- - Tuesday, October 8, 2013


By Frank Leith Jones
Naval Institute Press, $52.95, 416 pages

During the early stages of America’s occupation of Iraq in 2003, in my capacity as a special adviser to the Defense Department, I briefed Ambassador L. Paul Bremer, our proconsul in Baghdad, and attempted to persuade him to adopt a counterinsurgency strategy. During one presentation, I cited an example from Vietnam. At that point, he abruptly interrupted me and said: “I don’t want to hear about Vietnam. Iraq is not Vietnam.” I responded that not everything we did in Vietnam was a failure. That terminated the meeting. One of the good things that came out of Vietnam was the counterinsurgency concept of pacification through interagency civil development. Vietnam did not fall to the Viet Cong insurgents; it fell to regular North Vietnamese Army armored columns. A version of Robert Komer’s vision would eventually be applied successfully in Iraq, but not until long after Mr. Bremer was fired. Komer, the father of that program, is the subject of Frank Leith Jones’ fine book.

Komer came from an upper-class Missouri Jewish family with a patriarch who wanted his son to go into the family business. Young Bob wanted nothing of it, and used Harvard as his escape mechanism. He would claim in later years that he developed his signature loud and brassy voice to communicate over the family din.

He excelled at Harvard. In one precocious pre-World War II paper, he developed a philosophy that would remain with him for life when he advocated that the nation should go to war using all elements of national power, not merely the military, in a coordinated effort. He would implement this strategic vision in Vietnam three decades later. During World War II, Komer was drafted out of Harvard Law School, and was assigned to the Italian front. Although his job was to write a history of the campaign, he could often be found on the front lines gathering information. He recalled that his war experience was one of the most formative events in his life.

After the war, he finished Harvard Business School and joined the newly formed CIA as an analyst. He rose quickly in the ranks and was recognized not only as a superb intelligence officer, but as a canny and ruthless infighter. The young Kennedy administration recognized his talent and drive, which fit in well with its action-oriented agenda, and he soon had the president’s ear as an adviser on Middle Eastern matters. His crucial advice during a thorny crisis in Yemen and an Indian-Chinese border clash made him a valuable administration asset.

However, it was his close relationship with Lyndon Johnson, the often outcast vice president, that catapulted Komer to true White House insider status when Johnson became president following Kennedy’s assassination. As the war in Vietnam dragged on, Komer found himself being drawn into the maw of the conflict. By 1966, Johnson decided that he needed someone to run the “other war,” which was the pacification of the population. Komer was understandably reluctant to take on this Sisyphean task, but Johnson insisted.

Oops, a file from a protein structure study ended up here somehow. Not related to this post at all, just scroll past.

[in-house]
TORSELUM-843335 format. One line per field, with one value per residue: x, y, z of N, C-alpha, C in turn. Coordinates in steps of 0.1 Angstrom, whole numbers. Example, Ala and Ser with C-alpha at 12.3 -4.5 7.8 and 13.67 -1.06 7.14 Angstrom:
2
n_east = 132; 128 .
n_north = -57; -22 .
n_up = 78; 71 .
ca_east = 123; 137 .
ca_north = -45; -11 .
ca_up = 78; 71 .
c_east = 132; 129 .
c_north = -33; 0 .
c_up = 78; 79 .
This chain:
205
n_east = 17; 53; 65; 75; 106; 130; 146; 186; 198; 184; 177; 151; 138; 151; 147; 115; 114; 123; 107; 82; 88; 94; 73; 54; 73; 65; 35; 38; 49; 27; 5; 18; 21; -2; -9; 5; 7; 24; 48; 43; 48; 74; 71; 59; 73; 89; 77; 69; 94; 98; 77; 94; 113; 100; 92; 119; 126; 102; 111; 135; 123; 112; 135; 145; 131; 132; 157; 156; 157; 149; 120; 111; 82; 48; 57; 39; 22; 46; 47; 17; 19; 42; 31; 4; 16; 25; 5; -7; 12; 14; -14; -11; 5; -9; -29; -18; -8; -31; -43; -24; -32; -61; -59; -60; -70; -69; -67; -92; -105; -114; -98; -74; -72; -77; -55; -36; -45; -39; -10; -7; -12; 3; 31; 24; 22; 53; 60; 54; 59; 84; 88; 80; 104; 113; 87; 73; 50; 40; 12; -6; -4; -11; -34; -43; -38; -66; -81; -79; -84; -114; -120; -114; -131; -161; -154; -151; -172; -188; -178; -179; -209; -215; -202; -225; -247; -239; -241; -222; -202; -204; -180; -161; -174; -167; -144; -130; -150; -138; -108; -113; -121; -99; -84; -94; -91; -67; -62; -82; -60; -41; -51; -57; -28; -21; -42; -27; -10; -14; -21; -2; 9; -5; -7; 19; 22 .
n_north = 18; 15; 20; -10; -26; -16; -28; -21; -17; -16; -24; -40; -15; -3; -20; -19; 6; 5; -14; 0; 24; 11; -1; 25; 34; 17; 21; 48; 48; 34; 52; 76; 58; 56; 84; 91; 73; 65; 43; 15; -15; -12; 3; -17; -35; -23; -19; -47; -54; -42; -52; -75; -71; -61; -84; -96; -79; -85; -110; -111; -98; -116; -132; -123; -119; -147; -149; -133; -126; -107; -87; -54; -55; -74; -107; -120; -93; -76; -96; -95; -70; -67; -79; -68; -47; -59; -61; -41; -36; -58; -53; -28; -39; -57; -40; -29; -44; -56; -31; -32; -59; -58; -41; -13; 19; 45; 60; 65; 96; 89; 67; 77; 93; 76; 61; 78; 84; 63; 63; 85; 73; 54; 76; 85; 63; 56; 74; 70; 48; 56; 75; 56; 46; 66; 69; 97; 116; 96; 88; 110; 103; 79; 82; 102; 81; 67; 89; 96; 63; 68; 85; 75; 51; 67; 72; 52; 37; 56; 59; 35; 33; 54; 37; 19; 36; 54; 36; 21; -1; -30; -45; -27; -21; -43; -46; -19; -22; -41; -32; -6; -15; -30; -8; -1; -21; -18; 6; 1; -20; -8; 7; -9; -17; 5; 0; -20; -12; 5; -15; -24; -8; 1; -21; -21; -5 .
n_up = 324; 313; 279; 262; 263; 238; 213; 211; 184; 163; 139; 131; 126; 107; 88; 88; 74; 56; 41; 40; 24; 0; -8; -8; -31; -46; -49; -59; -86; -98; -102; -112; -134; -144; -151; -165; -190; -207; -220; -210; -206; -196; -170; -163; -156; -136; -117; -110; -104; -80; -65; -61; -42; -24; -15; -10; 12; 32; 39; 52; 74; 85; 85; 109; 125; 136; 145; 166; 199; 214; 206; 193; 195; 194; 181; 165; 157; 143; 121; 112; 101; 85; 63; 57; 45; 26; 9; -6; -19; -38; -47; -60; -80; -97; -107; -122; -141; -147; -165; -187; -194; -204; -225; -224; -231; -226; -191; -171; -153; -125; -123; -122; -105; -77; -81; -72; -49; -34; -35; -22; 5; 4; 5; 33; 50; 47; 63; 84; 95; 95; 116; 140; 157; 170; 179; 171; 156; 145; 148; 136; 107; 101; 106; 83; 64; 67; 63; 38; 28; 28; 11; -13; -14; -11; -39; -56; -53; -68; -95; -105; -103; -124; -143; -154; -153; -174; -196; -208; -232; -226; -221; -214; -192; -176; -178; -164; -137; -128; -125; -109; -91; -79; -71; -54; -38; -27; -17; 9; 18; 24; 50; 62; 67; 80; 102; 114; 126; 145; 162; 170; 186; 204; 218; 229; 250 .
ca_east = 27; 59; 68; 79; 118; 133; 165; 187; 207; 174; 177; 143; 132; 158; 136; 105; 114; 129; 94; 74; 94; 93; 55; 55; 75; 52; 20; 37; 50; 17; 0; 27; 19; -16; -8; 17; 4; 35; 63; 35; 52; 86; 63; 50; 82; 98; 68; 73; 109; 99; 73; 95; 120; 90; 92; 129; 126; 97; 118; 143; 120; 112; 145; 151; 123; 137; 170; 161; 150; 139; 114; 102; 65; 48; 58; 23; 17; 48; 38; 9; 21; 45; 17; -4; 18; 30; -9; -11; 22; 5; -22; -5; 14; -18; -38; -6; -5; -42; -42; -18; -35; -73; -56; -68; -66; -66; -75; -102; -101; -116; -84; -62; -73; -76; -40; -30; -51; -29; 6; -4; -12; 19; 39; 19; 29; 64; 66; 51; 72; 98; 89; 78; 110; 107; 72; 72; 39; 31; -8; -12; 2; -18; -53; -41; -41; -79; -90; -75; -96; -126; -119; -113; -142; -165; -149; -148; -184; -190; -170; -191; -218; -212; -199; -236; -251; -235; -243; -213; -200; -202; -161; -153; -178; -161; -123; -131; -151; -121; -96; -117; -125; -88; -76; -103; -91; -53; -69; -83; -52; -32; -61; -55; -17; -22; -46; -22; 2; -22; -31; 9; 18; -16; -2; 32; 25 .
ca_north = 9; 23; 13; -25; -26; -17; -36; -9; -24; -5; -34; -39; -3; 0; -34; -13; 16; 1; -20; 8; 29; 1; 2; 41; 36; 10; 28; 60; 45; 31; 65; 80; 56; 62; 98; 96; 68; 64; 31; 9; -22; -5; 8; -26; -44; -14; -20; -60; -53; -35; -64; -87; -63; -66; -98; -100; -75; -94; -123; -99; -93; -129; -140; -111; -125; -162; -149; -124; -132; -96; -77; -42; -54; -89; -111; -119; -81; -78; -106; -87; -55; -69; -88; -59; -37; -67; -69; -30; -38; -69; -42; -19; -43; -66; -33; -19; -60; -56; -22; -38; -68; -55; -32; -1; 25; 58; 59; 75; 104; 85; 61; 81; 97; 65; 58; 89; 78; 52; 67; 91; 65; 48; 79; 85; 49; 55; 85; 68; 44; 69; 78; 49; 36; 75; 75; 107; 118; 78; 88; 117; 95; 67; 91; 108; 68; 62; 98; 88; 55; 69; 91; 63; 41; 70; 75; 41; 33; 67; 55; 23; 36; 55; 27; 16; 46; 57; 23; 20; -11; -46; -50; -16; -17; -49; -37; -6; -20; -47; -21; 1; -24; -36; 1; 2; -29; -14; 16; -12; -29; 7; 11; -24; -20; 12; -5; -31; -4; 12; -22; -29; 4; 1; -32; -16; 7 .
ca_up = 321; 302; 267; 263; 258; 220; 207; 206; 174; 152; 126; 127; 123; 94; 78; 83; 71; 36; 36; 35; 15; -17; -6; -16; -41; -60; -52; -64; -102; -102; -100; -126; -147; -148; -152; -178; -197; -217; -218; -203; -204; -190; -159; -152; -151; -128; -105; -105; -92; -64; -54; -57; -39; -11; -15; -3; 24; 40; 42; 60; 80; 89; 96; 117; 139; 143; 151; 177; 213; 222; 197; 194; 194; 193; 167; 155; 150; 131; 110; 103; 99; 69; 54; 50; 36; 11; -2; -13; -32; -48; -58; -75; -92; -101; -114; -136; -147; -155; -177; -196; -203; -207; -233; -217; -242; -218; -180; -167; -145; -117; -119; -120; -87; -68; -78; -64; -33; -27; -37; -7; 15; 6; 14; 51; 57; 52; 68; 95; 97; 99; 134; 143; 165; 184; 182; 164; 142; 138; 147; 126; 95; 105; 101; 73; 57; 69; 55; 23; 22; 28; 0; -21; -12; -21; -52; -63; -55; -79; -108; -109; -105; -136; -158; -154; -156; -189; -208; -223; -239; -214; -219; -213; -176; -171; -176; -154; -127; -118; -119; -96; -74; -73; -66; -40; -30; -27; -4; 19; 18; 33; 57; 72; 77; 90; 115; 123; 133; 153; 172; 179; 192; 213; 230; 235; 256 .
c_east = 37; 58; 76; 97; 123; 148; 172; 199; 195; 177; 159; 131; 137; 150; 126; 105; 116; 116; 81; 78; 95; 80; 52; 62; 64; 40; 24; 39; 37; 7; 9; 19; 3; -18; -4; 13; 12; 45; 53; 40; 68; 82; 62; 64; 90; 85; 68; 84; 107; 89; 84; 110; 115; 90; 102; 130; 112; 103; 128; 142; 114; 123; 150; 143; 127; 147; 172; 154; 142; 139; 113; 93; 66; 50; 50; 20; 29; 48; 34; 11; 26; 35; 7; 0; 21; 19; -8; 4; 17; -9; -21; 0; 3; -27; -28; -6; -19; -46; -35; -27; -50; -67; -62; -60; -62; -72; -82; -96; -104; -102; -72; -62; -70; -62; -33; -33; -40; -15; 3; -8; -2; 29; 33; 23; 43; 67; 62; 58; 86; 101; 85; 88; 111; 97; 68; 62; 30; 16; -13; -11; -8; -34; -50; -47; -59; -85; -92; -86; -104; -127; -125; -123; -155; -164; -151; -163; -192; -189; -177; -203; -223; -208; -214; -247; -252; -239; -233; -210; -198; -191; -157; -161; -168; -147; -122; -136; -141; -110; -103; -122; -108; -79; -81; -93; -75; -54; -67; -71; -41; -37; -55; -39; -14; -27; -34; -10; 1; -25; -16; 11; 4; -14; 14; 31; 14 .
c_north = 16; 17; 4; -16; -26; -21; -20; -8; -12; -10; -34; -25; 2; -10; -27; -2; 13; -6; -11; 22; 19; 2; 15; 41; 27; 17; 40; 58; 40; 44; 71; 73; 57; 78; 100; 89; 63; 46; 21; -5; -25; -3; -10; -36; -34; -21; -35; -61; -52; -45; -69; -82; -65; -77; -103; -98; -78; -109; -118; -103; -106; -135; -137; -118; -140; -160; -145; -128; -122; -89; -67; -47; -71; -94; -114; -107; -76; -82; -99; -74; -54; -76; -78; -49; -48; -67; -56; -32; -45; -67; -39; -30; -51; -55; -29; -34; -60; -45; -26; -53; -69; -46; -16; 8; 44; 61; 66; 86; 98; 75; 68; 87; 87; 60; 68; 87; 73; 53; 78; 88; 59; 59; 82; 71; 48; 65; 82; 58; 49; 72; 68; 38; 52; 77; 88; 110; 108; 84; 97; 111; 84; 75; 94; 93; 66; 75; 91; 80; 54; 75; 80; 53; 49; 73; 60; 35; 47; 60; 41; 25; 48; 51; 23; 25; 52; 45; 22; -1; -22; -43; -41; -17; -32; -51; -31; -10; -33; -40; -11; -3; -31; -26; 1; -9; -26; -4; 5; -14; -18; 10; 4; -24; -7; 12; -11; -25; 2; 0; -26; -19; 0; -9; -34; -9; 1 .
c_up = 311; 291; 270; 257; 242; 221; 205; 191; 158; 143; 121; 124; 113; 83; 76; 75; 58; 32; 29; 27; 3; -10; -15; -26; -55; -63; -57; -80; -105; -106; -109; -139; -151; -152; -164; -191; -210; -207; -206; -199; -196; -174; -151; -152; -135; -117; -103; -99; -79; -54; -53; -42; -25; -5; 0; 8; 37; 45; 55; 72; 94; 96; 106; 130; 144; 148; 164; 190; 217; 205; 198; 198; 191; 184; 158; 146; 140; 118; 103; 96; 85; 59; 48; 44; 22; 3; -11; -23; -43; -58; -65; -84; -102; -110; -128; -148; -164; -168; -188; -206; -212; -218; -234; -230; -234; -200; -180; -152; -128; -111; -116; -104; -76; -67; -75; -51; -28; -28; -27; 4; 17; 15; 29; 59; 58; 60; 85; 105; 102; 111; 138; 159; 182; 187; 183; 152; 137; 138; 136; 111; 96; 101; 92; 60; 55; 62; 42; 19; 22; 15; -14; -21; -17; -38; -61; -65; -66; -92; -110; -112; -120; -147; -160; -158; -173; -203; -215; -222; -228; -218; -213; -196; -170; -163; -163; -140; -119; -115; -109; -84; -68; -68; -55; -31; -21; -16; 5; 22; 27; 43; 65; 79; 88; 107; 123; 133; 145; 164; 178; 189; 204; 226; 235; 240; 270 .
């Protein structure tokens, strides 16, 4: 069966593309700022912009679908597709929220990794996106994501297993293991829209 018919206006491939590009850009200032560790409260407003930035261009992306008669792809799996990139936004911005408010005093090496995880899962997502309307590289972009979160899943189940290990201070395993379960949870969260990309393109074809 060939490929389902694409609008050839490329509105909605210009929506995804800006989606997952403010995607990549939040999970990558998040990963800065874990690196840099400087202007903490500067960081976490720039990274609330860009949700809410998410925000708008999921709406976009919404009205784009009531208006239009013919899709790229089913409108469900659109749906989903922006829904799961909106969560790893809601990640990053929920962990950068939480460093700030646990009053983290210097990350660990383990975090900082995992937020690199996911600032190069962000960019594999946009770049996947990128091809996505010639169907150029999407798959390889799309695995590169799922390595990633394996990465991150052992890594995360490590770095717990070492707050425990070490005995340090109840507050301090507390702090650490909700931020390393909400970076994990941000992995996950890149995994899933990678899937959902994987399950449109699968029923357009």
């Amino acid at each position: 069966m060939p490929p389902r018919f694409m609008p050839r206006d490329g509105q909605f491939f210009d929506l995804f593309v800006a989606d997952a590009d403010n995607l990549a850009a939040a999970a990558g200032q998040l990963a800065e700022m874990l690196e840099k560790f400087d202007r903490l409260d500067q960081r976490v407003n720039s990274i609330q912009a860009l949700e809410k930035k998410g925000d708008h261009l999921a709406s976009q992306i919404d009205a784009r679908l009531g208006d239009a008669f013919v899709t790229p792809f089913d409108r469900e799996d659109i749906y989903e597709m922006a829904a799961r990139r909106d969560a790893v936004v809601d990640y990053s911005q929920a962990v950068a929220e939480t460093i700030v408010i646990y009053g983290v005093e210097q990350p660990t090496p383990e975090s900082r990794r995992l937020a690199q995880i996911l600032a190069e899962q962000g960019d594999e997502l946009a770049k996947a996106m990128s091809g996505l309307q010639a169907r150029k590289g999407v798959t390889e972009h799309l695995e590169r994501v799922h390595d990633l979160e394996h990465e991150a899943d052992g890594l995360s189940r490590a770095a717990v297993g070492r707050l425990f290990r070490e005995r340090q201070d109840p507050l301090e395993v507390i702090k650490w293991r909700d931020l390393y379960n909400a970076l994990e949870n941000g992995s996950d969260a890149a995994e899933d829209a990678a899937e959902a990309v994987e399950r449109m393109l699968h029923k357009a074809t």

Komer attacked the job of making the various civilian bureaucracies involved in the pacification process work together with his usual enthusiasm and ruthless determination. U.S. Ambassador Henry Cabot Lodge gave him the nickname “Blowtorch” — which Komer relished. He broke a lot of crockery, but he got results. His great accomplishment was to realize that the civilians needed military security and logistics support to succeed, driving the creation of the interagency Civil Operations and Revolutionary Development Support (CORDS) organization with Komer as a direct deputy of the overall military commander in Vietnam. If CORDS had been created in 1963 or 1964, it might have altered the course of the war. However, its true value was to serve as the foundation of today’s counterinsurgency doctrine. His efforts were not appreciated then, but they are now.

This is not a biography; it is a case study of how to obtain and use power in the American governmental system, particularly in wartime. The book should be required reading in security studies courses. The author deliberately skips those portions of Komer’s life not relevant to his role as a bureaucratic infighter. Komer was a consummate practitioner of strategic art. He was not lovable, but he was effective.

Following Vietnam, Komer continued to contribute. His efforts strengthened both NATO and U.S. Middle Eastern policy. NATO’s ability to operate effectively in Kosovo and Afghanistan is a tribute to his drive. Love or hate him, Blowtorch Bob was an American original.

Gary Anderson, a retired Marine Corps colonel, has served as a civilian adviser in Iraq and Afghanistan. He is an adjunct professor at George Washington University’s Elliott School of International Affairs. He is currently on sabbatical in Afghanistan.

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